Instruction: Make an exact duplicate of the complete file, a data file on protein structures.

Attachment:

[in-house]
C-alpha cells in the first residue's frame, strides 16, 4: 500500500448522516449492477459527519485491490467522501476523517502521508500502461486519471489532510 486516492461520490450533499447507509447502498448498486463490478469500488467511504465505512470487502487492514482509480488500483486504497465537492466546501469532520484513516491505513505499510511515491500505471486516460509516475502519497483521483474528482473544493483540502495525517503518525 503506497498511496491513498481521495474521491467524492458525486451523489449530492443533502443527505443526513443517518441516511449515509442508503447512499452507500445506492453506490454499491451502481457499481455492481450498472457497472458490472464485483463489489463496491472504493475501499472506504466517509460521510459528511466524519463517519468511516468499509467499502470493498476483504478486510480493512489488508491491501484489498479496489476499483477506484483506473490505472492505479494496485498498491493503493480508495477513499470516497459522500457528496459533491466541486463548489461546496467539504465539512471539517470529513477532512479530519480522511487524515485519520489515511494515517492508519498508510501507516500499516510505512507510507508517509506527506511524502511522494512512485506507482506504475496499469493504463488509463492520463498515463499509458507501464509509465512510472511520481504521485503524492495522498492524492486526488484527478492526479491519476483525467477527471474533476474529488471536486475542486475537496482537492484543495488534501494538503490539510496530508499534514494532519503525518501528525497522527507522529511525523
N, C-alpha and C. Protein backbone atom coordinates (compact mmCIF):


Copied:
[in-house]
C-alpha cells in the first residue's frame, strides 16, 4: 500500500448522516449492477459527519485491490467522501476523517502521508500502461486519471489532510 486516492461520490450533499447507509447502498448498486463490478469500488467511504465505512470487502487492514482509480488500483486504497465537492466546501469532520484513516491505513505499510511515491500505471486516460509516475502519497483521483474528482473544493483540502495525517503518525 503506497498511496491513498481521495474521491467524492458525486451523489449530492443533502443527505443526513443517518441516511449515509442508503447512499452507500445506492453506490454499491451502481457499481455492481450498472457497472458490472464485483463489489463496491472504493475501499472506504466517509460521510459528511466524519463517519468511516468499509467499502470493498476483504478486510480493512489488508491491501484489498479496489476499483477506484483506473490505472492505479494496485498498491493503493480508495477513499470516497459522500457528496459533491466541486463548489461546496467539504465539512471539517470529513477532512479530519480522511487524515485519520489515511494515517492508519498508510501507516500499516510505512507510507508517509506527506511524502511522494512512485506507482506504475496499469493504463488509463492520463498515463499509458507501464509509465512510472511520481504521485503524492495522498492524492486526488484527478492526479491519476483525467477527471474533476474529488471536486475542486475537496482537492484543495488534501494538503490539510496530508499534514494532519503525518501528525497522527507522529511525523
N, C-alpha and C. Protein backbone atom coordinates (compact mmCIF):